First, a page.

The statements of the Rabbis are not pithy quips to be taken at face value. They are multifaceted ideas that are filled with nuance and can be mined repeatedly for inspiration and direction. Even the choice of words is a point of contemplation and study.
We are now in the month of Adar and over the gateway to the month, so to speak, is the Rabbinic statement: “Mishenichnas Adar Marbim B’Simcha” (Taanit 29a), which is generally translated as: “When Adar comes in we increase happiness.” I find the choice of the word “marbim” to be interesting. It is also connective and noteworthy that some of the series of five parshiot (portions) in the Torah, the second of which we read this Shabbat, which deal with the fabrication of the Mishkan, the portable Tabernacle that would manifest God’s continued direct connection to the Jewish people and His willingness to have His Shechinah (presence) dwell (V’shachanti) within the Jewish people, are always read during Adar.
The first time that the word “marbim,” in that specific form, is used in the Torah is in connection to the building of the Mishkan. Moshe put out a call for donations of the materials necessary to fabricate the Mishkan and everyone began to donate. Very soon after the campaign began, Moshe received the following report from every artisan of every area of Mishkan construction: “Marbim Ha-Am L-Havee, Meeday Ha-Avodah La-Melacha” (Shemot 36:4), loosely translated as: “The nation is bringing [material] abundantly, beyond the needs of the work.” The word “marbim” perhaps describes not only the amount that was donated by the people but also the attitude with which they donated. The people did not donate in a measured way but rather took every opportunity to find anything they could donate and bring it forward for the cause.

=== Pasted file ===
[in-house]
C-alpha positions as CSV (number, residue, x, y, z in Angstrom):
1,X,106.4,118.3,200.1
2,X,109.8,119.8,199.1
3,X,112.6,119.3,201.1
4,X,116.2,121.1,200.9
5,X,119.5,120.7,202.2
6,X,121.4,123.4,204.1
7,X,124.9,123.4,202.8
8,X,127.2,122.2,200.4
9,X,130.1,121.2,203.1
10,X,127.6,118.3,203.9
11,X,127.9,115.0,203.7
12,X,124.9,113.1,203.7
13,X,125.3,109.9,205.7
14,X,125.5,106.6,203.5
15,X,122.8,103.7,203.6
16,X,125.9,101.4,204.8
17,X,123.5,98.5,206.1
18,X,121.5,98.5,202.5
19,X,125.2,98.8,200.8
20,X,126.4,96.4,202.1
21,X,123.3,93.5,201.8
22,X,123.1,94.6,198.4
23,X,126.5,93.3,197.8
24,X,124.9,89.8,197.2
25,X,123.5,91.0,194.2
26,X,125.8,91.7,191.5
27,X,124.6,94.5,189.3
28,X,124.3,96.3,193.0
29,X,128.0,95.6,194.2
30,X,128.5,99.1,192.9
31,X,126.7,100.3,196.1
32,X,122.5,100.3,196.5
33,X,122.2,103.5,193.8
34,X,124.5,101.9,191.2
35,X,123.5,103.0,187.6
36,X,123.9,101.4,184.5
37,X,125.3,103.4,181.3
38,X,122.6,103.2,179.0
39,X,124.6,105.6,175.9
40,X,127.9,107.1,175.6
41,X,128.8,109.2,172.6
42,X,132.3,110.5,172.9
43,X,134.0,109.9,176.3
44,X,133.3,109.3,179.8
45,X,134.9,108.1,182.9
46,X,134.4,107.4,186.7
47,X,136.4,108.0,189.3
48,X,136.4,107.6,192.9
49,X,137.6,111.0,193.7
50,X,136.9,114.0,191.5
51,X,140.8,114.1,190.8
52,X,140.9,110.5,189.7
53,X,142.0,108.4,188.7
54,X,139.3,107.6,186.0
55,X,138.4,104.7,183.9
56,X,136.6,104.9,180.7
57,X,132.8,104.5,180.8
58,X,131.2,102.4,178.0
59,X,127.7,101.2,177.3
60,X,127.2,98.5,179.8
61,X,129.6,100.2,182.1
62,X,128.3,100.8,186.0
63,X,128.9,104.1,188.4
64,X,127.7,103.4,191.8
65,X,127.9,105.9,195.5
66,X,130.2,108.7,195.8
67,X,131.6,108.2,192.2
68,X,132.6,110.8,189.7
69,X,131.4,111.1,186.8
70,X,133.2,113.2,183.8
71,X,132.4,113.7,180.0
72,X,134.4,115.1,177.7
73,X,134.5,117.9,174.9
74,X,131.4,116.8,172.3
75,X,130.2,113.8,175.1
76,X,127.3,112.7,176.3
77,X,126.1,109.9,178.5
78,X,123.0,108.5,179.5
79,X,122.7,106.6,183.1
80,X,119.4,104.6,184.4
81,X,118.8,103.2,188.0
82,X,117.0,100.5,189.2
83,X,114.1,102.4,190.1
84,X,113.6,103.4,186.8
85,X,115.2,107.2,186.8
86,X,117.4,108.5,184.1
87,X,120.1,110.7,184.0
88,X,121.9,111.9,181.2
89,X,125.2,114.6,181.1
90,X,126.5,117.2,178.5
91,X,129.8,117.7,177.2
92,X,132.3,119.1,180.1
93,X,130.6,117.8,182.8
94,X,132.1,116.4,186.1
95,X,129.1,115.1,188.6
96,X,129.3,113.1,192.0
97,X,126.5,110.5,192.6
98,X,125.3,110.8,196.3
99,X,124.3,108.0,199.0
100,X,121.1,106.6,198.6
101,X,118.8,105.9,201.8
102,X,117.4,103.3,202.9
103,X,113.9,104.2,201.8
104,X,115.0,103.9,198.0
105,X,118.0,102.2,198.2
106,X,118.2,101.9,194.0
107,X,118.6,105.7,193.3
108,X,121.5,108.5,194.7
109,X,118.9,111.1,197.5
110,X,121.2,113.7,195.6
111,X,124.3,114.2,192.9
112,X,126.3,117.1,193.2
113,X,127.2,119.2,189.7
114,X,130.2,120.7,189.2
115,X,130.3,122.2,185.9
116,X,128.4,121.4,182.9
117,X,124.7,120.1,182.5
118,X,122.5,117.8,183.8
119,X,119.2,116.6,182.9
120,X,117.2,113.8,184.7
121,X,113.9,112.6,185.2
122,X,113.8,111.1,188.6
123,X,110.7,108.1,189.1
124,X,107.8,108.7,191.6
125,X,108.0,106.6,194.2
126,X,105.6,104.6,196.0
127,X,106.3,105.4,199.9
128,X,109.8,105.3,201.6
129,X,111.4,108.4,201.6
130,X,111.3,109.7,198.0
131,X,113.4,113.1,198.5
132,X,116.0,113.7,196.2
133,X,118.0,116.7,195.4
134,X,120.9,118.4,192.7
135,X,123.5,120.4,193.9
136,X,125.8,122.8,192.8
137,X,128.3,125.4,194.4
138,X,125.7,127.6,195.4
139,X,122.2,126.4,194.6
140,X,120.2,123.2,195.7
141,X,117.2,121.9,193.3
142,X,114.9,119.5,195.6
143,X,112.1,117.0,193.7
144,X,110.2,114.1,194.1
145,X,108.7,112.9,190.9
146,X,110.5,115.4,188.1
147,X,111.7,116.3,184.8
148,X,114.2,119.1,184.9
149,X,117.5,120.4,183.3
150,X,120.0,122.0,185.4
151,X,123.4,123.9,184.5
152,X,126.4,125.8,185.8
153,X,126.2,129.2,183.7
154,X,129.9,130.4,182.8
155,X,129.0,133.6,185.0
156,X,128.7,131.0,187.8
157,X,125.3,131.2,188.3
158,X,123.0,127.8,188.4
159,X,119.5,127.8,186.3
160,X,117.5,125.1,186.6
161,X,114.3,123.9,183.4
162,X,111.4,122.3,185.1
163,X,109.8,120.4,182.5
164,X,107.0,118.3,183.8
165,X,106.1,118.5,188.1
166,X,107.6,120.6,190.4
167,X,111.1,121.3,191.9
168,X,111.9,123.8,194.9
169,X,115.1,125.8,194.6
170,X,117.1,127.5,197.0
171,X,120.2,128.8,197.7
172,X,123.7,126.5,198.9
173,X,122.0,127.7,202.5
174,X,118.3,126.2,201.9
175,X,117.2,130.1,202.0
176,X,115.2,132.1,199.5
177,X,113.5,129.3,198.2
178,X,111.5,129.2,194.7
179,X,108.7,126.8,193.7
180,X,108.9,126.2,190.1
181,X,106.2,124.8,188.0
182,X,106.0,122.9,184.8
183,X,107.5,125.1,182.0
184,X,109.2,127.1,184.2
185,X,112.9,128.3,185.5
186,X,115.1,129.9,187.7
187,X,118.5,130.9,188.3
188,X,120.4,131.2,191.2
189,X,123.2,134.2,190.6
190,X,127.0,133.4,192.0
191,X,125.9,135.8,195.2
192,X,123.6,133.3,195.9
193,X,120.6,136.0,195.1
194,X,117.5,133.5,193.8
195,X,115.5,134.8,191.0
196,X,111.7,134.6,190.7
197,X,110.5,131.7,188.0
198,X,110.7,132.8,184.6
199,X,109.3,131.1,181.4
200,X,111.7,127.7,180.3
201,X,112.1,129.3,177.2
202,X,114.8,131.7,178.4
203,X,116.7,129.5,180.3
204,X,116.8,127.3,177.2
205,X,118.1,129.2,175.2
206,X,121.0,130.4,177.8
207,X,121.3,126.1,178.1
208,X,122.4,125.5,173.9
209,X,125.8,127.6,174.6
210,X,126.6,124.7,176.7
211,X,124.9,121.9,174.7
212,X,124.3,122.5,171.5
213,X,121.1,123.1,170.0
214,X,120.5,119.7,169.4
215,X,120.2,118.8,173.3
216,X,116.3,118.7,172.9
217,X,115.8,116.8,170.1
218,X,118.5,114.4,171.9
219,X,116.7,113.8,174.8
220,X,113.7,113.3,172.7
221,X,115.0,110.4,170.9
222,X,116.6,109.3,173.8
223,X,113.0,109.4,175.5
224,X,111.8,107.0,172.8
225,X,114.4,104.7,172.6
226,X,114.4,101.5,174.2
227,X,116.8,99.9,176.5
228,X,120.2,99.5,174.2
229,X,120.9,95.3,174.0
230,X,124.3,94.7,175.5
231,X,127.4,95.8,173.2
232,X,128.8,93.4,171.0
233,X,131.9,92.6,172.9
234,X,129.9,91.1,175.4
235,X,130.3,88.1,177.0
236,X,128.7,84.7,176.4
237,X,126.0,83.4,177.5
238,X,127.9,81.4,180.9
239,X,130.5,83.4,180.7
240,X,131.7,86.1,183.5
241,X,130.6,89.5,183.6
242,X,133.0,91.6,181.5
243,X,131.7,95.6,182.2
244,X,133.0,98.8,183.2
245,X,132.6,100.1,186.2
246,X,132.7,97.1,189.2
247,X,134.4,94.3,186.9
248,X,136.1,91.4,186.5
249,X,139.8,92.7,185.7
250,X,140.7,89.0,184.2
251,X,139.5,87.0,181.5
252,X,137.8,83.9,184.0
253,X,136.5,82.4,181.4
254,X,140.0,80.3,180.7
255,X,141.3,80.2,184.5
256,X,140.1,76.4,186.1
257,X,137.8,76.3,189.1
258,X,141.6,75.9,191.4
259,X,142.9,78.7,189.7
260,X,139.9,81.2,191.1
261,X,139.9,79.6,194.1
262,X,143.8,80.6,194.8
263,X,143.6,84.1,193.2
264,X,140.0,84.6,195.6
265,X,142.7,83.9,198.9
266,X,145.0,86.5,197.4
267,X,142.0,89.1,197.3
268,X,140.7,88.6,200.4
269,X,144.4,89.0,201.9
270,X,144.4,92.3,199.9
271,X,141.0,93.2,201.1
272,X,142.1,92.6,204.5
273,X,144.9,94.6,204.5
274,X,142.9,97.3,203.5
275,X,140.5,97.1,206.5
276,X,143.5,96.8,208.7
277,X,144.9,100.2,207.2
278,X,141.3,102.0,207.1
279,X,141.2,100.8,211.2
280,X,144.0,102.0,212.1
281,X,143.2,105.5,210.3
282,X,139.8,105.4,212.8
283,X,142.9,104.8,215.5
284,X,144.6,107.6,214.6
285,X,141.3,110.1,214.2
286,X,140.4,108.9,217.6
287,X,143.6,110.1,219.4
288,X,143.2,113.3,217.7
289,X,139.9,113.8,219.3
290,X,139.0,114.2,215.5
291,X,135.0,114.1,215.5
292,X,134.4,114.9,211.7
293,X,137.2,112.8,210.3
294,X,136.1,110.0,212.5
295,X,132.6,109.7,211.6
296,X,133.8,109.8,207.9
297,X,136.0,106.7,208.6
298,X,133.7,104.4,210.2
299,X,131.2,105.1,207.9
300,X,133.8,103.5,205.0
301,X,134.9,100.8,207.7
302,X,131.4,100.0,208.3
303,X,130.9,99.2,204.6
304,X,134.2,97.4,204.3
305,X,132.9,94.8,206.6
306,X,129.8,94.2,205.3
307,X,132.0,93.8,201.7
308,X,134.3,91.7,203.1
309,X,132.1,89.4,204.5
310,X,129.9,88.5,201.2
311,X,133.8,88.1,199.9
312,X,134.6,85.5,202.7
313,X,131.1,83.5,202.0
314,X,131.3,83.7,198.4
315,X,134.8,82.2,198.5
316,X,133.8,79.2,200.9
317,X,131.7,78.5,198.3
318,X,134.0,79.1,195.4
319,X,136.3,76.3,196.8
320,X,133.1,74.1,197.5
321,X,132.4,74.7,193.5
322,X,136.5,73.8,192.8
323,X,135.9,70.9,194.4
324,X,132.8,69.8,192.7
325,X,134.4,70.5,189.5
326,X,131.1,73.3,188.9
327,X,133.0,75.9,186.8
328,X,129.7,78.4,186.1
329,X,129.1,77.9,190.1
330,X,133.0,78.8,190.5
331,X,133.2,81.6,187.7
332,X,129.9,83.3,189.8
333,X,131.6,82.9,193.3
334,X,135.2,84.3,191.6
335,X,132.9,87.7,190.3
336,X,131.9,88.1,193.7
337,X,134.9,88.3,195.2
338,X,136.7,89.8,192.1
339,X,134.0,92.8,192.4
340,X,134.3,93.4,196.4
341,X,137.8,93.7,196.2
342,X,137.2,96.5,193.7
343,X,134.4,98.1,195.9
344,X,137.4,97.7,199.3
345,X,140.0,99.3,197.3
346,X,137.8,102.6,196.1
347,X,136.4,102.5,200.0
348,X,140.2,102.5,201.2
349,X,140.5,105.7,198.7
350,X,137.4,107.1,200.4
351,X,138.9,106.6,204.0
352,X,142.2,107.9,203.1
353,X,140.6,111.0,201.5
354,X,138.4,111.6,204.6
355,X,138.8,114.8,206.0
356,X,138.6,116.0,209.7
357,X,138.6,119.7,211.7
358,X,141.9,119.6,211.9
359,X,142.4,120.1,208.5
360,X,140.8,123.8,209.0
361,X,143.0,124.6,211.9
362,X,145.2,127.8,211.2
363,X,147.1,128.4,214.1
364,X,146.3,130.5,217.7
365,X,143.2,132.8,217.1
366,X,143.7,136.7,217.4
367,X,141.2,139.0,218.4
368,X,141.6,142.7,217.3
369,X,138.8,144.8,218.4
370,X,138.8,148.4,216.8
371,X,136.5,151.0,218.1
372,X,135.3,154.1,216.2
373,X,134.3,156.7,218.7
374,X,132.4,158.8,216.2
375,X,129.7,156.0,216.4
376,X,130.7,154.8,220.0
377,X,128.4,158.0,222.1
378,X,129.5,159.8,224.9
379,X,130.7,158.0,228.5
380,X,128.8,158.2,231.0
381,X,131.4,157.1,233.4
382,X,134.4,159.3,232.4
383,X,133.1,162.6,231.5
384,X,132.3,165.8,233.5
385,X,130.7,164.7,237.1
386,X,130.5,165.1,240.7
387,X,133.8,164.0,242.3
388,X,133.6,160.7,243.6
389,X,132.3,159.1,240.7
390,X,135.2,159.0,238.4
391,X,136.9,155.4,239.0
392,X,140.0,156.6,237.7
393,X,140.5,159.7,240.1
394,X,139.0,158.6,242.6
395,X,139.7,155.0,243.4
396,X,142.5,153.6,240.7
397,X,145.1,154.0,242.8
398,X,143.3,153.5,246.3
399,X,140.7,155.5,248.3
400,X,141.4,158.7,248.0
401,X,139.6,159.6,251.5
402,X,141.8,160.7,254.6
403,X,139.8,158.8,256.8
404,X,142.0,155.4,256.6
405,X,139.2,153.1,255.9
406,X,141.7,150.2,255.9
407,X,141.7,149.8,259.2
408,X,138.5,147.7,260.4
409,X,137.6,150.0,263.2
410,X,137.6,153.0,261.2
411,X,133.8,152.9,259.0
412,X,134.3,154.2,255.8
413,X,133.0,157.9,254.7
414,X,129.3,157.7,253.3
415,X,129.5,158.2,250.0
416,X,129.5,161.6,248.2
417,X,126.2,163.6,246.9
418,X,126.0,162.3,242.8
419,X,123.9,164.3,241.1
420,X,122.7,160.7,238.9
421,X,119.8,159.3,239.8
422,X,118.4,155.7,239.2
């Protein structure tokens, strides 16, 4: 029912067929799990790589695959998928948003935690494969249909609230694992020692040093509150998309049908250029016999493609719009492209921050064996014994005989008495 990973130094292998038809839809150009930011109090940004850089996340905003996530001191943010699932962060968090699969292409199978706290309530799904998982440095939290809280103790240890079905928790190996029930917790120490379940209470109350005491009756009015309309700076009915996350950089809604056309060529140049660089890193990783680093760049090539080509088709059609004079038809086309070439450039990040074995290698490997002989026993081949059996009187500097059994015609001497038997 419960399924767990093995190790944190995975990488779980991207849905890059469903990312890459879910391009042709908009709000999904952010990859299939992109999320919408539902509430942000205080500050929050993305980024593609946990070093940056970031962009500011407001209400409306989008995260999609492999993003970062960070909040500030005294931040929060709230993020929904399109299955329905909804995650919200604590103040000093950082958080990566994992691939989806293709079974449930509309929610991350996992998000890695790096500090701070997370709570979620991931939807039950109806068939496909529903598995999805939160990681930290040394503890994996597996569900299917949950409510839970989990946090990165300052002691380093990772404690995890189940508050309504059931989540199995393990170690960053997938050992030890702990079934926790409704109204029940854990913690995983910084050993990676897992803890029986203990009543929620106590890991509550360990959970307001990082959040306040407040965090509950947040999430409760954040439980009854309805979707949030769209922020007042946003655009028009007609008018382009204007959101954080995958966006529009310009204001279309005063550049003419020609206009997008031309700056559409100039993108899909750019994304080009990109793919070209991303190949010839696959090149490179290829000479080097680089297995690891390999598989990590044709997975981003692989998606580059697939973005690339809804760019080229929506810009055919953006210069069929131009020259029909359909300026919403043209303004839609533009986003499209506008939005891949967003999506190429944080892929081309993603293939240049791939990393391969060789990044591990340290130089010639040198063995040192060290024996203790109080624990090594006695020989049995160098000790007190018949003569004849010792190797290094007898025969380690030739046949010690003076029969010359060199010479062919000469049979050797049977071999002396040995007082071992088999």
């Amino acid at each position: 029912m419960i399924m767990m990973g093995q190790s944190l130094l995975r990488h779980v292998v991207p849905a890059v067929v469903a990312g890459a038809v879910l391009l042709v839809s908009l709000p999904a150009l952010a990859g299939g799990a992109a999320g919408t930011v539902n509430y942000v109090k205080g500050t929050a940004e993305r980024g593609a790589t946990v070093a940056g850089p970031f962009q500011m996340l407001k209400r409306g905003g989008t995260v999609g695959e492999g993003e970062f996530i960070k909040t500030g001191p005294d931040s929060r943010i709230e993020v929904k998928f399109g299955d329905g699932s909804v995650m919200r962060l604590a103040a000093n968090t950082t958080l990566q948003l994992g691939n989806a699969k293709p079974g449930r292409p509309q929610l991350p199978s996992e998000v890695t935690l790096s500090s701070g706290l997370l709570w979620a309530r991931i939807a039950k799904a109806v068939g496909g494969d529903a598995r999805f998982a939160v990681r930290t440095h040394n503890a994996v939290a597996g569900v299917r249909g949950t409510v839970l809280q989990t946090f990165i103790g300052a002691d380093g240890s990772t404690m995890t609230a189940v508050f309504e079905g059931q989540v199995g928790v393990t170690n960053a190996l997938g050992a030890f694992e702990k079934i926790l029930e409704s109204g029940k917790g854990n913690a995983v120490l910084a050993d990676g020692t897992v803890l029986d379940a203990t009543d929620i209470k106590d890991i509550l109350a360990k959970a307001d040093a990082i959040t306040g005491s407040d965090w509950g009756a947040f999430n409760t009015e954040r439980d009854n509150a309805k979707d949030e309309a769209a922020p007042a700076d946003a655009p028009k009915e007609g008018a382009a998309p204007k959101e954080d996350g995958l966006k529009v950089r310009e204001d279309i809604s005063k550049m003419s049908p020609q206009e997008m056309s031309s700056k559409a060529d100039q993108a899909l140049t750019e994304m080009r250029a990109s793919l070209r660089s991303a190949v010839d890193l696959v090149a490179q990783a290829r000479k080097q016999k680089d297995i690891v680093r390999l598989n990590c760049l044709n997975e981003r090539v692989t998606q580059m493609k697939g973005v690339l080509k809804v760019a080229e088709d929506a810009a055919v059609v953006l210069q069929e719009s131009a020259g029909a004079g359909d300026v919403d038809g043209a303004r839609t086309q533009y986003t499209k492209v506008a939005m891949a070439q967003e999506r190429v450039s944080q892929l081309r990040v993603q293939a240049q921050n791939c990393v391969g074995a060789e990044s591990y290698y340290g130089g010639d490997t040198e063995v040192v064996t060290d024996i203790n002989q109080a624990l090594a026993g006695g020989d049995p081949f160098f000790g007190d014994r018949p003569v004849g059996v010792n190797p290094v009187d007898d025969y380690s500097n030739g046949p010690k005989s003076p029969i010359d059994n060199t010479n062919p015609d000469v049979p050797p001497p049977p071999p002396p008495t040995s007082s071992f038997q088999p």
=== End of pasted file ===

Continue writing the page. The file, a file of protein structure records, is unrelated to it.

Perhaps this is also inherent in the words of the Rabbinic statement. When Adar comes in, take every opportunity to find happiness. We live in a society that confuses happiness with consumption, or celebration, or escape. However, assuming we truly understand what happiness is (which is a long conversation and stuff for another forum), we must appreciate Adar for its historic and spiritual potential for redemption — and it being the days of preparation for Nissan and Pesach, the time of ultimate personal and national redemption — and then abundantly take every opportunity to embrace happiness. That is even as, or maybe especially as, the pandemic continues to rage and continues to take the human and economic toll that we are experiencing. We cannot allow it to stop us from being happy, and abundantly so.
Rambam (Maimonides) wrote in Hilchot Megillah 2:17: “For there is no greater or more glorious expression of happiness than one who gladdens the heart of the poor, of orphans, of widows, and of aliens [strangers/converts/generally those without a support system]. Indeed, one who gladdens the heart of these downtrodden people is comparable to the very presence of the Shechinah as it says [God speaking in Yeshayahu 57:15], ‘I revive the spirit of the lowly ones and and I bring life to the hearts of the downtrodden.’”
Mishenichnas Adar Marbim B’Simcha — as now Adar is upon us, let us abundantly take every opportunity to engage in true happiness. pjc
Rabbi Daniel Wasserman is the rabbi of Shaare Torah Congregation and the president of the Gesher HaChaim Jewish Burial Society. This column is a service of the Vaad HaRabanim of Greater Pittsburgh.